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Will October 23rd demonstrations be a showdown between pro- and anti-government forces?

October 12th, 2012

A pro-government columnist argues that with former Prime Minister Bajnai on the stage, anti-government demonstrators may draw the crowds, but pure hatred does not equal a political alternative. A left-of-centre journalist celebrates an occasion on which anti-Fidesz forces start to coalesce around a single candidate.

On October 23rd a group which began on Facebook and which drew crowds in the past is organizing a demonstration together with Solidarity, a new trade union. The event is expected to launch a much-awaited return to politics by former prime minister Gordon Bajnai, who will speak about “what comes after Fidesz”. On the same day, the pro-government association which organized the “Peace March” this January in support of the government, attracting about a hundred thousand people from all over Hungary, Hungarian minorities in neighbouring countries and Poland, has announced a second such demonstration to mark the anniversary of the 1956 revolution. (See Budapost January 4, January 24 and March 17.)

Magyar Nemzet columnist Szabolcs Szerető writes that the January Peace Walk with its overwhelming support disproved the foreign press which had reported that with the demonstrations of 2011 and early 2012 the opposition “was taking over the streets.” In the nine months since, “the consolidation promised by the government hobbles along” yet the country stands firm without IMF help, he adds. For October 23rd however, the opposition have managed to take the initiative and “fire up” the dissatisfied – notes the author – so they might draw big crowds. The moment might also seem fortuitous in the wake of MSZP election victories in two municipalities.  ‘Petty bickering and uninhibited hatred,’ however, are not foundations for meaningful cooperation. If on October 23rd 1956 the crowds in the streets represented national unity, this time these demonstrations will show a country divided. Despite Szerető ‘s avowed preference for a more peaceful celebration, he deems the pro-government demonstration inevitable, as many Hungarians long for a government “whose head is not an agent of foreigners,” a prime minister who does not want to impose all the burdens of the crisis on families and individuals – he concludes.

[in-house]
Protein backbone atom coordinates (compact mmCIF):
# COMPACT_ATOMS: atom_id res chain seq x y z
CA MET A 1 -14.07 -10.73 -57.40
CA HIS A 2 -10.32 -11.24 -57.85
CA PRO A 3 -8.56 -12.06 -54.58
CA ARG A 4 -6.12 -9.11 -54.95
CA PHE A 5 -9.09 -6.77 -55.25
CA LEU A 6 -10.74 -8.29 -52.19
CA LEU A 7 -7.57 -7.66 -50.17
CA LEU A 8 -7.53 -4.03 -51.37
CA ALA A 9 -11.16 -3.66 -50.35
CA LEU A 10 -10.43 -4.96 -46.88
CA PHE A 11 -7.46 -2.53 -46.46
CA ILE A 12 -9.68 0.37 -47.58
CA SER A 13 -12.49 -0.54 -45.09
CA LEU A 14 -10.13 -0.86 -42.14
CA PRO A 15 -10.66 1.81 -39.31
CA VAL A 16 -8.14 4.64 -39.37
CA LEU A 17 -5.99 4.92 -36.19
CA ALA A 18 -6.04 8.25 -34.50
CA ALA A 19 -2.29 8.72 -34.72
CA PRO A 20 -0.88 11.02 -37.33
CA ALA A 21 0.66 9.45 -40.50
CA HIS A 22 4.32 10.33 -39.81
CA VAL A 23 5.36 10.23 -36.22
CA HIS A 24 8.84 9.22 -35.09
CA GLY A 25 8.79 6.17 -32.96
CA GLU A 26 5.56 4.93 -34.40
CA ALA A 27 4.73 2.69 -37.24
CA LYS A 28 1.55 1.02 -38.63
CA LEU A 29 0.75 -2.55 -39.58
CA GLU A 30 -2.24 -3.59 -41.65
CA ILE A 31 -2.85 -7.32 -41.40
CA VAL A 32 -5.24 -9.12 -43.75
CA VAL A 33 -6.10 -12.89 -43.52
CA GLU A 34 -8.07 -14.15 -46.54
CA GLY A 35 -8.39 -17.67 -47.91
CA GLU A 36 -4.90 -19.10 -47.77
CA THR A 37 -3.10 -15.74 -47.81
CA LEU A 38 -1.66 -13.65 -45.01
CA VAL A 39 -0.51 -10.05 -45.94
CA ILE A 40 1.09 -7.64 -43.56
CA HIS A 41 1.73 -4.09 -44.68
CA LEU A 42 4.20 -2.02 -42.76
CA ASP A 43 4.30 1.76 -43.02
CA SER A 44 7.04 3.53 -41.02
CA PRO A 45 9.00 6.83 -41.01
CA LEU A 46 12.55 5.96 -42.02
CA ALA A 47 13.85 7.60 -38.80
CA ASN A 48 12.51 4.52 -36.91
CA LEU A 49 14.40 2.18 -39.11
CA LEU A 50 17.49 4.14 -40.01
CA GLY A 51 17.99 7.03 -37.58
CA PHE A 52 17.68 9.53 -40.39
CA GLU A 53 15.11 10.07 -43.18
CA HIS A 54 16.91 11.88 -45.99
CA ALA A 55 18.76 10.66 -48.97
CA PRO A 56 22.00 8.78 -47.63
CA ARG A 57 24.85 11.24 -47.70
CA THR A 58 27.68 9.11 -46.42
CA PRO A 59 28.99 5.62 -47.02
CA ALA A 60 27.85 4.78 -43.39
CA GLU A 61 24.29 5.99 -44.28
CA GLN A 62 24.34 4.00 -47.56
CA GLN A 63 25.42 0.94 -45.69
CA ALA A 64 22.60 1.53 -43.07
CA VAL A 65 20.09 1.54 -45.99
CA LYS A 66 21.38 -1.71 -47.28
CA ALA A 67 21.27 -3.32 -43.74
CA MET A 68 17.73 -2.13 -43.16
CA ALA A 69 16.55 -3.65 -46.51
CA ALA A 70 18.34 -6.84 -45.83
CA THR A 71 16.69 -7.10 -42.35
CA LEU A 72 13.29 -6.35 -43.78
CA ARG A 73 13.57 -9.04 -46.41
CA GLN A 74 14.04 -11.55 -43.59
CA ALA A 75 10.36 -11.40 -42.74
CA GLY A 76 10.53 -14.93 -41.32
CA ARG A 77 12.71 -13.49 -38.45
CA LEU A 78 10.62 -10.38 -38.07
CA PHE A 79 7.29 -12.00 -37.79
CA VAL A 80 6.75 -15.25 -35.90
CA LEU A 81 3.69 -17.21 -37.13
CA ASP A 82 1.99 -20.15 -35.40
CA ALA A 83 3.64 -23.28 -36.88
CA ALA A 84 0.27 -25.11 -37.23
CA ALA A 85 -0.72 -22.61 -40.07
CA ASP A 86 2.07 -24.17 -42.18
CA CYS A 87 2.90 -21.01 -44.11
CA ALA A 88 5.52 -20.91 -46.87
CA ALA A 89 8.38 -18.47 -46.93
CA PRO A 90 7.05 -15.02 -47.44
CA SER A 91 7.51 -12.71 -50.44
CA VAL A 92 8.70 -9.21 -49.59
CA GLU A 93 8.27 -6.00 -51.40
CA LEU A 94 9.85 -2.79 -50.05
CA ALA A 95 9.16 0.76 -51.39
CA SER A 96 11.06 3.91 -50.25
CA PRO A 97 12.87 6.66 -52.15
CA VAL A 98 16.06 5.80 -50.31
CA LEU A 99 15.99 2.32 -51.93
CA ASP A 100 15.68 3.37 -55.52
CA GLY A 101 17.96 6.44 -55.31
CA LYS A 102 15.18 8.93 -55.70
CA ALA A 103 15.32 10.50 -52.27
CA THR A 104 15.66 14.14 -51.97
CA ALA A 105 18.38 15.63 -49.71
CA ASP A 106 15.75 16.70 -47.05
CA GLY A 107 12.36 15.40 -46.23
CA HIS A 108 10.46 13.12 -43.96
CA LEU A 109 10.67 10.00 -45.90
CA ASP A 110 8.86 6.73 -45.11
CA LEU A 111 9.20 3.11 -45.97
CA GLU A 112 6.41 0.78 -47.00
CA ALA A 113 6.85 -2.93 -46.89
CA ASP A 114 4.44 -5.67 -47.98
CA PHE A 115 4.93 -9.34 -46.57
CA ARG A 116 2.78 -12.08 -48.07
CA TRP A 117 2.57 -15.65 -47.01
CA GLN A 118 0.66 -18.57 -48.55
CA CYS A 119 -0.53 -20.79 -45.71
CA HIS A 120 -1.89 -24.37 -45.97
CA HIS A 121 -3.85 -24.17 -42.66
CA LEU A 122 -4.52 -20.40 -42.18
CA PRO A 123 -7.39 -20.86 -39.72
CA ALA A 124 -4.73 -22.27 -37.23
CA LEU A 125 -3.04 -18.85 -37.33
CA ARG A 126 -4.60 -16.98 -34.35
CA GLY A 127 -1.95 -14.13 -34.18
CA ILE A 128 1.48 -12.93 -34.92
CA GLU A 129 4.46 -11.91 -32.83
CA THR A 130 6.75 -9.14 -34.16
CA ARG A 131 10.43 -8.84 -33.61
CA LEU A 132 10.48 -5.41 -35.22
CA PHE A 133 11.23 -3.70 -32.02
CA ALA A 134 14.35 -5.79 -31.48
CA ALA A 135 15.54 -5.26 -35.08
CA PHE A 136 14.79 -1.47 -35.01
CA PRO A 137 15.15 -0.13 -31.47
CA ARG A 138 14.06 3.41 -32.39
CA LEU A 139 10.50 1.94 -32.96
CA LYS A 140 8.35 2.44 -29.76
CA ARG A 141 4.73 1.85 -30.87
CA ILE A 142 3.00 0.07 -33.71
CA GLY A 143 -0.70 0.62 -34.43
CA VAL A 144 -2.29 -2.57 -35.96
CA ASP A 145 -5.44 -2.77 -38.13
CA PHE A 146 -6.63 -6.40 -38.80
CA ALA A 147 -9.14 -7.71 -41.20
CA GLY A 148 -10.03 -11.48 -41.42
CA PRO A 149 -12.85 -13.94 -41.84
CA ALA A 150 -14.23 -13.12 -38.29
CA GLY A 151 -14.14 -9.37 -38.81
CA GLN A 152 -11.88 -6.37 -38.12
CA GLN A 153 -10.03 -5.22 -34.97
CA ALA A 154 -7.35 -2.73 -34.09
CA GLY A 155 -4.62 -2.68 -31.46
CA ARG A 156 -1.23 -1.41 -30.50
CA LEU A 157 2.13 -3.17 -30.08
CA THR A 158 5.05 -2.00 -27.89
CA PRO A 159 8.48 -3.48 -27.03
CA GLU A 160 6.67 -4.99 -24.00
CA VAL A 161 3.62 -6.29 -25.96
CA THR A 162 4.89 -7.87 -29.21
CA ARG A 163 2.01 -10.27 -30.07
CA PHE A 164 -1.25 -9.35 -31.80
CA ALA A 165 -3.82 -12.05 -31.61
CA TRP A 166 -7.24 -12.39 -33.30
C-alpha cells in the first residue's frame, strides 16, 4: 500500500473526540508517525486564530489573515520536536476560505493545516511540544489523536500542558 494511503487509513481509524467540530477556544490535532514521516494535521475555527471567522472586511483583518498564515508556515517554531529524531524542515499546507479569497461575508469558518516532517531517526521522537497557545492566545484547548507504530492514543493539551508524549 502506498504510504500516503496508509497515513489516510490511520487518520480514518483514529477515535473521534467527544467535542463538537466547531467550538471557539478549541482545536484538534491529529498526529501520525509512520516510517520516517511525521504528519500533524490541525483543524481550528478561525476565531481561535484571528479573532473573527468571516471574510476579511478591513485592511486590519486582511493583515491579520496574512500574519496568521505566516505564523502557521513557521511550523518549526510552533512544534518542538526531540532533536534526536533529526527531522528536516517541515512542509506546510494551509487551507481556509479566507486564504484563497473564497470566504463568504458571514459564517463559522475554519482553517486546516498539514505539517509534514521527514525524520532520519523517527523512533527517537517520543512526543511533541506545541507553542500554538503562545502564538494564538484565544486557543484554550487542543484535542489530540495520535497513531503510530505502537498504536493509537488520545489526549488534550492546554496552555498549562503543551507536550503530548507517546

In hvg.hu, Árpád W. Tóta, a wildly popular columnist who has made his mark with vitriolic commentary, this time encourages readers “to hold hands,” without any sense of irony. Gordon Bajnai, he writes, has been patiently waiting in the wins for a more ambitious contender to arrive but the time has come when he feels compelled to step forward. “The rival to Orbán cannot be some committee,” – he comments, referring to the chaotic leadership structures of most new civic formations. Bajnai has nothing to be ashamed of – he argues – as his restrictive moves in handling the crisis during his one-year-premiership have not been undone by Fidesz. The MSZP has nothing to be ashamed of either – he continues – as even as wretched thieves they let themselves be whipped into place behind Bajnai’s attempts to balance the budget. The whip might still prove necessary, but the country fared better even under “the commies,” who knew their numbers better, and had more internal debates to check unrealistic plans. “Divided we fall”, he quotes in English, to describe the LMP, the left-of-centre opposition party that tries to stick to its independence. Such a strategy, he believes, is obscure romanticism. The goal now is to beat Orbán, “the potbelly general who crowded out the Hungarians”; cautious negotiations can come later. The objectives of the opposition groups may clash but the “visceral hatred” must be left behind – he concludes, in reference to the aversion of many opposition groups to the MSZP.

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